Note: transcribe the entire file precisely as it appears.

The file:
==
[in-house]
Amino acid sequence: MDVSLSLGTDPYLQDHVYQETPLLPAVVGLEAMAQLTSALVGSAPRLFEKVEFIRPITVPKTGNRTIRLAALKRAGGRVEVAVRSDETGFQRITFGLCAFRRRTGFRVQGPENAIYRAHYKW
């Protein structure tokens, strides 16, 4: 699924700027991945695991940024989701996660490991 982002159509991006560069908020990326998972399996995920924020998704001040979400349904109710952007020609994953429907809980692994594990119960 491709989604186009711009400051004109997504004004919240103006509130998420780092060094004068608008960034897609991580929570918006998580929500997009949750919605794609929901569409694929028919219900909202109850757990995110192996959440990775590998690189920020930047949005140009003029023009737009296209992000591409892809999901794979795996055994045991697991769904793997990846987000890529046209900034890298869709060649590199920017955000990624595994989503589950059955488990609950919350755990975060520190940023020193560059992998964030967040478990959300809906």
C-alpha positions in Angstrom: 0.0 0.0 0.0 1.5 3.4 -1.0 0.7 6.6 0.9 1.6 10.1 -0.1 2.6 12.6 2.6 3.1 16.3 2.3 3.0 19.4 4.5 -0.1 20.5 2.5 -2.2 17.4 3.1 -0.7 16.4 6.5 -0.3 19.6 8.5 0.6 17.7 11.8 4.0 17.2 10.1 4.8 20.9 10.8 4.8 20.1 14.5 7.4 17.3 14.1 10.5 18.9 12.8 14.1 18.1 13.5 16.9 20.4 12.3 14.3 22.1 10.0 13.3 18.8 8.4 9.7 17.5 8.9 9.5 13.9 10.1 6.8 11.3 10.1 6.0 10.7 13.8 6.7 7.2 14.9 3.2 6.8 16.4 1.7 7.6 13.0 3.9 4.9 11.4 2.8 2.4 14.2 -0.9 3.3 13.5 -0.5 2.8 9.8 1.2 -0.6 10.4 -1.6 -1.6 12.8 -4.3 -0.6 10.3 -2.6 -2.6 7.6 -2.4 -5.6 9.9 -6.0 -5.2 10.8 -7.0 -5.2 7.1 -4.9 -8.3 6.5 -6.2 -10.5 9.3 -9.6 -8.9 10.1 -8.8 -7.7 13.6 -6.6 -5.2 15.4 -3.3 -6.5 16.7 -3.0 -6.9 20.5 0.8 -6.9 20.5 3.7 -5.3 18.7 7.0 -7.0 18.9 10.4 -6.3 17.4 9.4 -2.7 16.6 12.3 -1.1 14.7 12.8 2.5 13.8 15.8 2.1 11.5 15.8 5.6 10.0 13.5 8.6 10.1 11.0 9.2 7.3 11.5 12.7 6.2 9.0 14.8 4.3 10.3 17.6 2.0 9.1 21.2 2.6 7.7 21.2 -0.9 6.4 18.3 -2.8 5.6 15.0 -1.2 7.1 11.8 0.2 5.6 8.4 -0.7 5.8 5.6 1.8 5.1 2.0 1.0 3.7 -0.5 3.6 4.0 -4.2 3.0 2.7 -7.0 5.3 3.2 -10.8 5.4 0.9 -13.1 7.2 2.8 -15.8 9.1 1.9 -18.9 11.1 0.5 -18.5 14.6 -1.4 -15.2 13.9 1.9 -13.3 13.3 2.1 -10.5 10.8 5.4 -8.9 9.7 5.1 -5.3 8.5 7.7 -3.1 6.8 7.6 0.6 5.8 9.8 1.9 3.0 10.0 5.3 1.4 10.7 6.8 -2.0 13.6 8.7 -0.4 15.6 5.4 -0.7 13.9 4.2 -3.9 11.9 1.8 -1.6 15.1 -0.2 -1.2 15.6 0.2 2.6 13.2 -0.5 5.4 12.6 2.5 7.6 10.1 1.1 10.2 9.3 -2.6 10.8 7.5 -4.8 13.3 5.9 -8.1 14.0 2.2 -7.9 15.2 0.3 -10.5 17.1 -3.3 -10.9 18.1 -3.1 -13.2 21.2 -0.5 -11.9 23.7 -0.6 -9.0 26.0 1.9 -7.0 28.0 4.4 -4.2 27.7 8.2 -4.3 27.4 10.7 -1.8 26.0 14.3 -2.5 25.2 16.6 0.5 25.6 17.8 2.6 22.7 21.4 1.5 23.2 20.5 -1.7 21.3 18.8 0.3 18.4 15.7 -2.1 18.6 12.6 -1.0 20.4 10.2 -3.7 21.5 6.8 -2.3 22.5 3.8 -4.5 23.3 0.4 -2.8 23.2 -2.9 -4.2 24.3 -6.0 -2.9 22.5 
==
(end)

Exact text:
[in-house]
Amino acid sequence: MDVSLSLGTDPYLQDHVYQETPLLPAVVGLEAMAQLTSALVGSAPRLFEKVEFIRPITVPKTGNRTIRLAALKRAGGRVEVAVRSDETGFQRITFGLCAFRRRTGFRVQGPENAIYRAHYKW
């Protein structure tokens, strides 16, 4: 699924700027991945695991940024989701996660490991 982002159509991006560069908020990326998972399996995920924020998704001040979400349904109710952007020609994953429907809980692994594990119960 491709989604186009711009400051004109997504004004919240103006509130998420780092060094004068608008960034897609991580929570918006998580929500997009949750919605794609929901569409694929028919219900909202109850757990995110192996959440990775590998690189920020930047949005140009003029023009737009296209992000591409892809999901794979795996055994045991697991769904793997990846987000890529046209900034890298869709060649590199920017955000990624595994989503589950059955488990609950919350755990975060520190940023020193560059992998964030967040478990959300809906």
C-alpha positions in Angstrom: 0.0 0.0 0.0 1.5 3.4 -1.0 0.7 6.6 0.9 1.6 10.1 -0.1 2.6 12.6 2.6 3.1 16.3 2.3 3.0 19.4 4.5 -0.1 20.5 2.5 -2.2 17.4 3.1 -0.7 16.4 6.5 -0.3 19.6 8.5 0.6 17.7 11.8 4.0 17.2 10.1 4.8 20.9 10.8 4.8 20.1 14.5 7.4 17.3 14.1 10.5 18.9 12.8 14.1 18.1 13.5 16.9 20.4 12.3 14.3 22.1 10.0 13.3 18.8 8.4 9.7 17.5 8.9 9.5 13.9 10.1 6.8 11.3 10.1 6.0 10.7 13.8 6.7 7.2 14.9 3.2 6.8 16.4 1.7 7.6 13.0 3.9 4.9 11.4 2.8 2.4 14.2 -0.9 3.3 13.5 -0.5 2.8 9.8 1.2 -0.6 10.4 -1.6 -1.6 12.8 -4.3 -0.6 10.3 -2.6 -2.6 7.6 -2.4 -5.6 9.9 -6.0 -5.2 10.8 -7.0 -5.2 7.1 -4.9 -8.3 6.5 -6.2 -10.5 9.3 -9.6 -8.9 10.1 -8.8 -7.7 13.6 -6.6 -5.2 15.4 -3.3 -6.5 16.7 -3.0 -6.9 20.5 0.8 -6.9 20.5 3.7 -5.3 18.7 7.0 -7.0 18.9 10.4 -6.3 17.4 9.4 -2.7 16.6 12.3 -1.1 14.7 12.8 2.5 13.8 15.8 2.1 11.5 15.8 5.6 10.0 13.5 8.6 10.1 11.0 9.2 7.3 11.5 12.7 6.2 9.0 14.8 4.3 10.3 17.6 2.0 9.1 21.2 2.6 7.7 21.2 -0.9 6.4 18.3 -2.8 5.6 15.0 -1.2 7.1 11.8 0.2 5.6 8.4 -0.7 5.8 5.6 1.8 5.1 2.0 1.0 3.7 -0.5 3.6 4.0 -4.2 3.0 2.7 -7.0 5.3 3.2 -10.8 5.4 0.9 -13.1 7.2 2.8 -15.8 9.1 1.9 -18.9 11.1 0.5 -18.5 14.6 -1.4 -15.2 13.9 1.9 -13.3 13.3 2.1 -10.5 10.8 5.4 -8.9 9.7 5.1 -5.3 8.5 7.7 -3.1 6.8 7.6 0.6 5.8 9.8 1.9 3.0 10.0 5.3 1.4 10.7 6.8 -2.0 13.6 8.7 -0.4 15.6 5.4 -0.7 13.9 4.2 -3.9 11.9 1.8 -1.6 15.1 -0.2 -1.2 15.6 0.2 2.6 13.2 -0.5 5.4 12.6 2.5 7.6 10.1 1.1 10.2 9.3 -2.6 10.8 7.5 -4.8 13.3 5.9 -8.1 14.0 2.2 -7.9 15.2 0.3 -10.5 17.1 -3.3 -10.9 18.1 -3.1 -13.2 21.2 -0.5 -11.9 23.7 -0.6 -9.0 26.0 1.9 -7.0 28.0 4.4 -4.2 27.7 8.2 -4.3 27.4 10.7 -1.8 26.0 14.3 -2.5 25.2 16.6 0.5 25.6 17.8 2.6 22.7 21.4 1.5 23.2 20.5 -1.7 21.3 18.8 0.3 18.4 15.7 -2.1 18.6 12.6 -1.0 20.4 10.2 -3.7 21.5 6.8 -2.3 22.5 3.8 -4.5 23.3 0.4 -2.8 23.2 -2.9 -4.2 24.3 -6.0 -2.9 22.5 